(She also fell in love and married a fellow soldier named Jared)

In November of 2007, while on deployment in Iraq, a small IED detonated in Mary's arms. She lost both of her arms slightly above the elbows, received lacerations to her face, and lost a good portion of her hearing. A newspaper article reports her reaction to one of the corpsmen who transported her to hospital: “Dude, this sucks.”

But if you listen to Mary's voice and hear how grateful she is to be able to share her story with other wounded warriors, if you get a sense of her whacky sense of humor, her compassion, and her new sense of purpose, you will quickly forget her injuries and see only her beautiful spirit. Mary Dague soldiers on with optimism and a collection of oddball graphic T-shirts displaying wry and darkly humorous references to her condition. Aided by her husband, a service dog, some sophisticated prosthetics (there's a great picture of her online feeding herself a strawberry with her new arm), pure Montana ingenuity, and a defiant sense of humor, this veteran is a living, breathing inspiration.

I don't know Mary, so I don't know what her religious beliefs—if any—are. I hope she wouldn't mind my using her story to make a theological point. But in seeing this courageous lady, I am reminded that God does not stop being good because we in our circumstances stop appreciating that goodness. Indeed, the crappiest day we will ever have will still be filled with blessings. There will be sky above us and beauty around us and glorious people to love us and help us through.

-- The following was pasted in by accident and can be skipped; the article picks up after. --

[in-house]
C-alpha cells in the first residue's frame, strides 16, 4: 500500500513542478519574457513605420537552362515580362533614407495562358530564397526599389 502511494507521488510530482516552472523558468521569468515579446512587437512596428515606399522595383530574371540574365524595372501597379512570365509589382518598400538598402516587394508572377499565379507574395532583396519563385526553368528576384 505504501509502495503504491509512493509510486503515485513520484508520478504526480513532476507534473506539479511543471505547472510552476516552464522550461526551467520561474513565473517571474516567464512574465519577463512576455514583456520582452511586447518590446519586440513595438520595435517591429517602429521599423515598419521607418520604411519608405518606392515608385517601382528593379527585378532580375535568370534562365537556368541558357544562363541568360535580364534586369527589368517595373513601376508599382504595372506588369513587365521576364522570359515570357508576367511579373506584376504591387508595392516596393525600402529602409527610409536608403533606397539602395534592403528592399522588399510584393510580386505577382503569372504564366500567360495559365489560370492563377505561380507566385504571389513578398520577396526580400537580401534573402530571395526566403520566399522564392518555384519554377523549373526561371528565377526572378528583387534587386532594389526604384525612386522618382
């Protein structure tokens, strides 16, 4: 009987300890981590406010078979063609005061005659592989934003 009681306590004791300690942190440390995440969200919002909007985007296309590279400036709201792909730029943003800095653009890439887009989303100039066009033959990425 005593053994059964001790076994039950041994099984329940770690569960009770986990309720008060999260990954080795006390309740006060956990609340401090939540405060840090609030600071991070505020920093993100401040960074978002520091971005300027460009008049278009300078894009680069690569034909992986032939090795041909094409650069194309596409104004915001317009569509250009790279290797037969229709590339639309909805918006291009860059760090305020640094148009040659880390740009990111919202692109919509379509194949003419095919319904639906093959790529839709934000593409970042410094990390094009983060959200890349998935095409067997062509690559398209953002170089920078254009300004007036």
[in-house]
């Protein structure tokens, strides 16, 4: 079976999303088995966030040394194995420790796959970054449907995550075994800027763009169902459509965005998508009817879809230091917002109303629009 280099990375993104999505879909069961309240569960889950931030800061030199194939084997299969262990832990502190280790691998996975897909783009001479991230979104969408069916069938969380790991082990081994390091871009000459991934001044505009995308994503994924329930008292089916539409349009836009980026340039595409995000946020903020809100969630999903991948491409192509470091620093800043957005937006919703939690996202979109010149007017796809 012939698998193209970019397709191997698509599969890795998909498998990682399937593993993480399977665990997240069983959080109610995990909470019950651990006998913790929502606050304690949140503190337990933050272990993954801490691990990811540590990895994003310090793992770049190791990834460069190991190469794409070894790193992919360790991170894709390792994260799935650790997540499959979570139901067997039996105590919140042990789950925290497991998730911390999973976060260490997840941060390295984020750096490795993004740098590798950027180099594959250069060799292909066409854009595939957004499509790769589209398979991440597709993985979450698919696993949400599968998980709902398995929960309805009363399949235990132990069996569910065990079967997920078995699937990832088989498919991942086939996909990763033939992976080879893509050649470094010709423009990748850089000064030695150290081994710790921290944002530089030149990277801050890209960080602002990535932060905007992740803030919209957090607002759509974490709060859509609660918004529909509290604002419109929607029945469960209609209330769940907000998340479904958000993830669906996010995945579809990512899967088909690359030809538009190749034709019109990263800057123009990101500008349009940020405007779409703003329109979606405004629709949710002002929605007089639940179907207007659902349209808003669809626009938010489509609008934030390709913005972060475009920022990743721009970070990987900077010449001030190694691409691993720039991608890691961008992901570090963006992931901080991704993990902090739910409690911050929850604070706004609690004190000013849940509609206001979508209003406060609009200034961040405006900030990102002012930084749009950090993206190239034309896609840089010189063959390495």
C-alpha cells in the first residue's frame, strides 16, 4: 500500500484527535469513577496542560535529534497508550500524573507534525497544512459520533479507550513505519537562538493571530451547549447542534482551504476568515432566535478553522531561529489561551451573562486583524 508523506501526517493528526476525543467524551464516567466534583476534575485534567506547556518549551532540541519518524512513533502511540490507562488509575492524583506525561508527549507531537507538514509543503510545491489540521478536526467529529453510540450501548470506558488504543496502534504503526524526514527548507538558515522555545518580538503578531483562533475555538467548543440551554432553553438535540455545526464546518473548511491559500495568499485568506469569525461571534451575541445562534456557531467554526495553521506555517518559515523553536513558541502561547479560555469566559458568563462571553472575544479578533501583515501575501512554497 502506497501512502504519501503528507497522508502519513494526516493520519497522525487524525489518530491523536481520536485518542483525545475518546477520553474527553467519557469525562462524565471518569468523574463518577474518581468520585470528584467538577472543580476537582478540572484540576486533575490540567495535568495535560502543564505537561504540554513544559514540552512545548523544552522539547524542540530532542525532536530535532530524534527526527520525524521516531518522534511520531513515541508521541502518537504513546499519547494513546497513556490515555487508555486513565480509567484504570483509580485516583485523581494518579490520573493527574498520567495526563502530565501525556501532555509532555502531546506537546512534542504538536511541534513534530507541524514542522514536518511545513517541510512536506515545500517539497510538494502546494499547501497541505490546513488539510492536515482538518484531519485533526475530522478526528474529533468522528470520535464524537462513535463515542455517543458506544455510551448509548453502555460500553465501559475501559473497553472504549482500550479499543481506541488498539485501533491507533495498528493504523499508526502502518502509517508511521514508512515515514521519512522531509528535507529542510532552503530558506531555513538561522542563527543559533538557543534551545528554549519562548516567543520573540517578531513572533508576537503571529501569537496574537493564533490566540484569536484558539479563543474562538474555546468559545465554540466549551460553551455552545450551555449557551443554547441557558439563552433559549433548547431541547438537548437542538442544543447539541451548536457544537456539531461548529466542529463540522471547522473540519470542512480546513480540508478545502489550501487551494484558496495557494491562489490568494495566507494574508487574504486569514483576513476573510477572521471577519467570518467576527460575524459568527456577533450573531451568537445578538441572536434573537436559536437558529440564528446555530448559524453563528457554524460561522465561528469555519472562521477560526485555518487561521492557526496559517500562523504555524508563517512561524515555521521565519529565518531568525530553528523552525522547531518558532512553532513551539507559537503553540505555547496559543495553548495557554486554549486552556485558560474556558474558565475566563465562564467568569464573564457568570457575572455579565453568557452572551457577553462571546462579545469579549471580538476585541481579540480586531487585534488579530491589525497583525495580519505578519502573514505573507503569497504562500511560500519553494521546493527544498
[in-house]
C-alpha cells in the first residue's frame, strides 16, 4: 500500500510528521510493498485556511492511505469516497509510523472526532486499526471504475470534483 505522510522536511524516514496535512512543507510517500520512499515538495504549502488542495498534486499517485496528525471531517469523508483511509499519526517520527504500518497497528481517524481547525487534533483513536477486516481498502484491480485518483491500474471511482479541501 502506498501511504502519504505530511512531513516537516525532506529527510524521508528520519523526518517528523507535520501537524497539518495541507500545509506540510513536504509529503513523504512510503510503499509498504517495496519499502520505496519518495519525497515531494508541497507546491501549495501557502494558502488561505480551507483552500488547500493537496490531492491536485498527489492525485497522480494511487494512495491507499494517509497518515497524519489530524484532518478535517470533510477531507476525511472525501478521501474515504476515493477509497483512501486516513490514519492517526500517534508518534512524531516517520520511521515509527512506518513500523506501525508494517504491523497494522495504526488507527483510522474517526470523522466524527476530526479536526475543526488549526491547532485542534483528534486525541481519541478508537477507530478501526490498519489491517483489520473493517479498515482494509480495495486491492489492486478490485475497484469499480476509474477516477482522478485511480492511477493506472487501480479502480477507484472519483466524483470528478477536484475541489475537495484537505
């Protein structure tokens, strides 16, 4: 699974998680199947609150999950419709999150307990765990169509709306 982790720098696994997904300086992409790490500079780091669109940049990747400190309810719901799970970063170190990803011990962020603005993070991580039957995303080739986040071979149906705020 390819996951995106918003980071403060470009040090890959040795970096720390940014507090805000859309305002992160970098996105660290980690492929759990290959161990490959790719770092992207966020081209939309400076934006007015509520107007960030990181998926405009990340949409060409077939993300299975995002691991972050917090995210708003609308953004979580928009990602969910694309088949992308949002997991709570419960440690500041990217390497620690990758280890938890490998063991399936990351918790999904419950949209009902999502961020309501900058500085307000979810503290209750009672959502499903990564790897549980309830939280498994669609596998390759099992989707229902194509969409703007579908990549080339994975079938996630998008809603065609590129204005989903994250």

Mary Dague's story illustrates the point made in the appointed gospel lesson for the Day of Thanksgiving, the story of the ten lepers in Luke 17:11-19. There is a world of difference between being cured and being healed. Jesus cured all ten of the lepers in the story. That is, he restored all of them to their former conditions of health. But only the one was healed. Healed comes from a word meaning “to be made whole.” Wholeness suggests peace, acceptance, self knowledge, and appreciation. We can't be healed or whole without gratitude. Maybe Sgt. Mary cannot be completely cured (But then, none of us can. Being human is a terminal condition), but she certainly seems to be healed.

I am grateful just for the opportunity to gather with loved ones and recognize how good I have it, acknowledging that none of the blessings I enjoy come from my deserving them in the least. I guess the more I recognize this, the more thankful and the more whole I will become.

I saw a cool sign in front of a church I pass on my way to and from Faith Lutheran which sort of sums it up:

It's not a day. It's a way of life.

Or, as the old hymn put it:

Great is thy faithfulness! Great is thy faithfulness!
Morning by morning new mercies I see;
all I have needed thy hand hath provided;
great is thy faithfulness, Lord, unto me.

And I am thankful to you, dear friend, for reading. A blessed Thanksgiving to you.

PS-Check out Mary Dague story by clicking on StoryCorp.

Wednesday, November 19, 2014

Christ the King (Year A)

Kings. We really don't know what to do with them here in America. We say that Elvis was the “King of Rock 'n' Roll” and Michael Jackson was the “King of Pop,” but for the most part we've done pretty well without them for some 238 years.

Nevertheless, Americans really do love to gossip about British royalty. Part of us has a grudging awe and admiration for someone who, by the accident of their birth or through “divine right,” gets to own an entire country. There seems to be something magical in the concept.